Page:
Vertebrate Tissue Mineralization: Why is This Important to Urologists

Vertebrate Tissue Mineralization: Why is This Important to Urologists

Wednesday, April 19, 2017 - 6:00pm


William J. Landis, MD

G. Stafford Whitby Chair Department of Polymer Science University of Akron

Dr. William Landis teaches and conducts research to understand the growth and development of the skeleton and teeth of humans and other vertebrates. He holds a BS degree in Physics from the University of Massachusetts, Amherst, MA, and MS and PhD degrees in Biology and Biophysics, respectively, from the Massachusetts Institute of Technology, Cambridge, MA. After taking his doctorate, Dr. Landis began a post-doctoral fellowship at the Children’s Hospital and the Harvard Medical School, Boston, and there was promoted ultimately to the rank of Associate Professor of Anatomy and Cellular Biology. In 1998, he moved to the Northeast Ohio Medical University (formerly the Northeastern Ohio Universities Colleges of Medicine and Pharmacy) in Rootstown, where he was Professor and Chair of the Department of Biochemistry and Molecular Pathology. In May, 2010, he relocated his laboratory to the University of Akron where he holds an endowed professorship as the G. Stafford Whitby Chair in Polymer Science. He is a member of Phi Beta Kappa, Sigma Xi, and Alpha Omega Alpha (national medical honor society); was a Fulbright Scholar for study at the Weizmann Institute, Rehovot, Israel; has won a Kappa Delta Award for outstanding research from the American Academy of Orthopaedic Surgery and a number of additional national and international prizes; was elected a Fellow of the Microscopy Society of America; and is a current editorial board member of three scientific journals. His research into various aspects of bone and cartilage molecular biology, structure and function; tissue engineering of bone and cartilage; and the effects of mechanical forces on mineralized tissues has been supported for many years by funding from the National Institutes of Health, the National Aeronautics and Space Administration, and other federal, state and local agencies. Dr. Landis has published over 150 peer-reviewed papers and book chapters and has edited five books in the broad field of biomineralization.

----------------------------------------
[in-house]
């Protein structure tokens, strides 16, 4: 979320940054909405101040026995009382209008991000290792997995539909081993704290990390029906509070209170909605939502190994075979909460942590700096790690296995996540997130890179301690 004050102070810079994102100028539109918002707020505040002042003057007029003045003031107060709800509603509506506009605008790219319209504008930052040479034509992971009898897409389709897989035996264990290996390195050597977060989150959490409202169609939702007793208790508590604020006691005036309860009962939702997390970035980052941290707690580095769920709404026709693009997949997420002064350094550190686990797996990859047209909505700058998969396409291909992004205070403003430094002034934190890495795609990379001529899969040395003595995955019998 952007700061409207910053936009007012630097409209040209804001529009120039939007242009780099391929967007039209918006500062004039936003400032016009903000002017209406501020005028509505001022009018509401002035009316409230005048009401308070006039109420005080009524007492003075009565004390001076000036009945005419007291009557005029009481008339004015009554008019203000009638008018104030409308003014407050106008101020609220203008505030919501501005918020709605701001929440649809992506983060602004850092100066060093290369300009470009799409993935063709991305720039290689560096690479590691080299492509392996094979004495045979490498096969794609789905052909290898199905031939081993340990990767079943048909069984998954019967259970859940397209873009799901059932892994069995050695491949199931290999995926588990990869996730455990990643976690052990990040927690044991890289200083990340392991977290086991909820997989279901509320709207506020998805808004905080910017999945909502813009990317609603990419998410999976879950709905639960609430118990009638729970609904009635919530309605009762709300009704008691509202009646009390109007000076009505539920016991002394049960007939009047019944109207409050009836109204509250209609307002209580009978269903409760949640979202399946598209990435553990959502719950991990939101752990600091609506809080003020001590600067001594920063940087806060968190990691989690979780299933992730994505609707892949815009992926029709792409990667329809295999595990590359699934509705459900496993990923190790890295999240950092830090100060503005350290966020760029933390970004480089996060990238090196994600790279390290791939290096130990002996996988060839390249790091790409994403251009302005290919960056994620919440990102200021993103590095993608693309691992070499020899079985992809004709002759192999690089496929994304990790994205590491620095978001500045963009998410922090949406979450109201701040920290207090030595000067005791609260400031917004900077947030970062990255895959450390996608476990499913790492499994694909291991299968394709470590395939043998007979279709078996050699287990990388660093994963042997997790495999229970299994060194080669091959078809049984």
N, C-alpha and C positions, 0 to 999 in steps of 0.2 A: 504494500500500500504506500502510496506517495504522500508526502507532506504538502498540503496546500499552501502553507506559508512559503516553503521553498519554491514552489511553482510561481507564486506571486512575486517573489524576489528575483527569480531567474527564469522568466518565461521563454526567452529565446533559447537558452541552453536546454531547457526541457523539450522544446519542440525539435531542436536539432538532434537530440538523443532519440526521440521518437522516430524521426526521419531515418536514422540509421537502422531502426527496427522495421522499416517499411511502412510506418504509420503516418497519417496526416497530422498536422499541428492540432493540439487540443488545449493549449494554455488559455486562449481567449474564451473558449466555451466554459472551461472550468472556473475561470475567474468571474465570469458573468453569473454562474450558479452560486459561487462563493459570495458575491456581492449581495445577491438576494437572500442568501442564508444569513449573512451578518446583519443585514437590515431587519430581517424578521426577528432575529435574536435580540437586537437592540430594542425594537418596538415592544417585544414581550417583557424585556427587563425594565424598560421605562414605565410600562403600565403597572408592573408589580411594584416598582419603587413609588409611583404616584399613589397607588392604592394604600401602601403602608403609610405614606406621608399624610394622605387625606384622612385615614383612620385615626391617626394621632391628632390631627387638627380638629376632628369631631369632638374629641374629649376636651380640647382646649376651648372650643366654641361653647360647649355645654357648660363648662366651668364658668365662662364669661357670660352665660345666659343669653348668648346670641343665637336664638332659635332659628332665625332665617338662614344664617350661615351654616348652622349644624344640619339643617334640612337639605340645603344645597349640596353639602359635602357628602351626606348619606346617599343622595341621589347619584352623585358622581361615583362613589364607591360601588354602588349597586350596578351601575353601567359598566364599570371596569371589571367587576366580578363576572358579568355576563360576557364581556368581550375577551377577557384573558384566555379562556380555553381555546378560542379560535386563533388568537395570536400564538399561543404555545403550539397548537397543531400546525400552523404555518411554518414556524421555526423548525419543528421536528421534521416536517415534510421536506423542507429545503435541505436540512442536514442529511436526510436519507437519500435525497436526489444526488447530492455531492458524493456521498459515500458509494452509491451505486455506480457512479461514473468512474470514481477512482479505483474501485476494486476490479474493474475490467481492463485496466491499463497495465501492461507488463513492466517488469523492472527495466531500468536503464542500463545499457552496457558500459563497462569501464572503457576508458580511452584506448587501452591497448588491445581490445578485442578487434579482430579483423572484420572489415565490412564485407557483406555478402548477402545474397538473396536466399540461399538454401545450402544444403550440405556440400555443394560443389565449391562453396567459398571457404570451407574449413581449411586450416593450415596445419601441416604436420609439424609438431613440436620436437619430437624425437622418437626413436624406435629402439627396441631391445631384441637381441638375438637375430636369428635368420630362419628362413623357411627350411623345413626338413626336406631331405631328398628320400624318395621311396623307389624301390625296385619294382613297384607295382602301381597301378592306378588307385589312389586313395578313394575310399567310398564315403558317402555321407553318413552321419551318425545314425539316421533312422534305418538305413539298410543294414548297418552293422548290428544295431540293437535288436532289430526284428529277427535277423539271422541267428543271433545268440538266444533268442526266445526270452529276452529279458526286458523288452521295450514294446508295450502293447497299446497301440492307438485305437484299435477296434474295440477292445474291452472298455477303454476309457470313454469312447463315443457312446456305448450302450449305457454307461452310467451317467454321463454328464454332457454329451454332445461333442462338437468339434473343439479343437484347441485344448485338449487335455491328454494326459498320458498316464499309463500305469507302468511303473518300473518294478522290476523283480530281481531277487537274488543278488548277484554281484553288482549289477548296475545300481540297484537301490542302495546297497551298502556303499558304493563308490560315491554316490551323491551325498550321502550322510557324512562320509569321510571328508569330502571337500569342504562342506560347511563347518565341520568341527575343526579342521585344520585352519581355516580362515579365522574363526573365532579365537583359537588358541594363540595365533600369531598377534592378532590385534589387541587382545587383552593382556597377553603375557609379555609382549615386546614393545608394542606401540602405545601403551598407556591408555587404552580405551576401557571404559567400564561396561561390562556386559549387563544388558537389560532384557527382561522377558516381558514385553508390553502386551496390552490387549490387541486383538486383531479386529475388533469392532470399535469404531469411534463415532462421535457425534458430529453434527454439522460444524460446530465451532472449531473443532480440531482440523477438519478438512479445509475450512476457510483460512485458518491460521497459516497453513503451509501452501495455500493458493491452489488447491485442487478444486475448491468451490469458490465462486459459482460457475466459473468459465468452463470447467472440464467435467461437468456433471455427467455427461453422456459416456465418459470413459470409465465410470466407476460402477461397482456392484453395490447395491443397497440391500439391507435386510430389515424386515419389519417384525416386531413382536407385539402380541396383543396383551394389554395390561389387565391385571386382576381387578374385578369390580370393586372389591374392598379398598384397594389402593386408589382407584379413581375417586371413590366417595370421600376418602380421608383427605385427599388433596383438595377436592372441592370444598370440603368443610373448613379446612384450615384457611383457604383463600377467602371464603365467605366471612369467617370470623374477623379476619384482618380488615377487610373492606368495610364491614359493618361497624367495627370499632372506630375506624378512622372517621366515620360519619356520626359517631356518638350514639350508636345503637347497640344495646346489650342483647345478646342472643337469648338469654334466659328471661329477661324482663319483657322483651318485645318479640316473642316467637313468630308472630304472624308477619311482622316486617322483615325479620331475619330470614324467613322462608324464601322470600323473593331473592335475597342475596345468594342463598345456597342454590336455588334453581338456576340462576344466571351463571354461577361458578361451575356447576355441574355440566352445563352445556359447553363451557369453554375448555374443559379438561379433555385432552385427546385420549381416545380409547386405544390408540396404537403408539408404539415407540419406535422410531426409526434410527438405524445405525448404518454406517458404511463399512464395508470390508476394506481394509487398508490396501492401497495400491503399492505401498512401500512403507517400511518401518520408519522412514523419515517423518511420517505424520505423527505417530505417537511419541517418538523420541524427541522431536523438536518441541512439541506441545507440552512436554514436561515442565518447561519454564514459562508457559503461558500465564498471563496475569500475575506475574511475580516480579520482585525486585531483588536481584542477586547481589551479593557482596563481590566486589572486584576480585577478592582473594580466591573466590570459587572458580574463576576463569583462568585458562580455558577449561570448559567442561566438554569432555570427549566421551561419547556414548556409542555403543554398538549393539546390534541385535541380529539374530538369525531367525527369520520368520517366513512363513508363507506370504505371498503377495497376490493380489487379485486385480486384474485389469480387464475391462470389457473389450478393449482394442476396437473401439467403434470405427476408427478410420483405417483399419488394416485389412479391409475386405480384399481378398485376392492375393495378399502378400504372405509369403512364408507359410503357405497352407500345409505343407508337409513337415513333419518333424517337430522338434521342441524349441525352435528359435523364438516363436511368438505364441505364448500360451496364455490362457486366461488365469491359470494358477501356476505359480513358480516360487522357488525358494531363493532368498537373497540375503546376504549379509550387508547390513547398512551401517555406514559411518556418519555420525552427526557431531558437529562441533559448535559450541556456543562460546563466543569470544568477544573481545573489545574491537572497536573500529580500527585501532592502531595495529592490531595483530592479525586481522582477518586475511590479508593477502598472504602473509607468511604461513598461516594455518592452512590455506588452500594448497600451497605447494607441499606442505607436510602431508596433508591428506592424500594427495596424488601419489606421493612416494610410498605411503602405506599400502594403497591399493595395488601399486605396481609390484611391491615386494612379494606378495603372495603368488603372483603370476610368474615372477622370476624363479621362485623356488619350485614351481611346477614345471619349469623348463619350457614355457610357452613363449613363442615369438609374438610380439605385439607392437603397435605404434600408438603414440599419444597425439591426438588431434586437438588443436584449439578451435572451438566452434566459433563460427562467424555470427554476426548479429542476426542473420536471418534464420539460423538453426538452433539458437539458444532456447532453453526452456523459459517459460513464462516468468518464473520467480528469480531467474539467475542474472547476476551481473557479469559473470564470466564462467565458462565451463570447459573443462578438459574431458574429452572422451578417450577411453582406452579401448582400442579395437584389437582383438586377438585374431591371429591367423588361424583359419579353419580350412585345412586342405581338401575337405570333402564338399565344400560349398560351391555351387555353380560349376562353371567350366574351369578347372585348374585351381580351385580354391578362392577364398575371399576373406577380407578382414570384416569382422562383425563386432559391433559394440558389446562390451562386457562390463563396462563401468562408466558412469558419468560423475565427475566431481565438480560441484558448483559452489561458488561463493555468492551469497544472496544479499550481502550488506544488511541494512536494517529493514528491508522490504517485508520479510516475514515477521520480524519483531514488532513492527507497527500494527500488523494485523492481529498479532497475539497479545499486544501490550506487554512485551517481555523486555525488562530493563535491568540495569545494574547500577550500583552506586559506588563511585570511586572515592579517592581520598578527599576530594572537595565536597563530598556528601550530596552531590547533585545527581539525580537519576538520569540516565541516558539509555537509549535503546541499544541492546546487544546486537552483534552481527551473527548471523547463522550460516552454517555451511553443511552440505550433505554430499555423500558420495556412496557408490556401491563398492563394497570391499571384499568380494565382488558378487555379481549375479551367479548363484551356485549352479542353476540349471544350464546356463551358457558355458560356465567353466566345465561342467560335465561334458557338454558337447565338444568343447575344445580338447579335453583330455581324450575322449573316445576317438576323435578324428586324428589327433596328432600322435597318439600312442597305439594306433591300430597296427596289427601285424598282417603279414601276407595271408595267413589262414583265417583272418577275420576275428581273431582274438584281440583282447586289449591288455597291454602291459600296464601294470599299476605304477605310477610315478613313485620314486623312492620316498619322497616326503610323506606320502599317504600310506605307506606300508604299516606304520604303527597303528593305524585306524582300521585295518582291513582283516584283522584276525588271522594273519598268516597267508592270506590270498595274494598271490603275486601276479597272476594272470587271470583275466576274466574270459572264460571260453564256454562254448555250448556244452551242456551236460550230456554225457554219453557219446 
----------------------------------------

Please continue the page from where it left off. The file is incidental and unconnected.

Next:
Grand Rounds meets from 6:00 - 8:00 p.m.
Location TBD.  All are welcome.

Two hours of free parking provided. Parking stickers will be distributed at Grand Rounds

The purpose and educational objectives of Urology Grand Rounds are to educate practicing urologists, residents and fellows, and other health care professionals in the field of Urology. The educational content is primarily clinical care topics, including clinical skills and case presentations.
Grand Rounds begins with an informal dinner and provides an opportunity to interact with your colleagues. In addition to the formal presentation, we allow ample time to discuss interesting and challenging cases in all of our practices.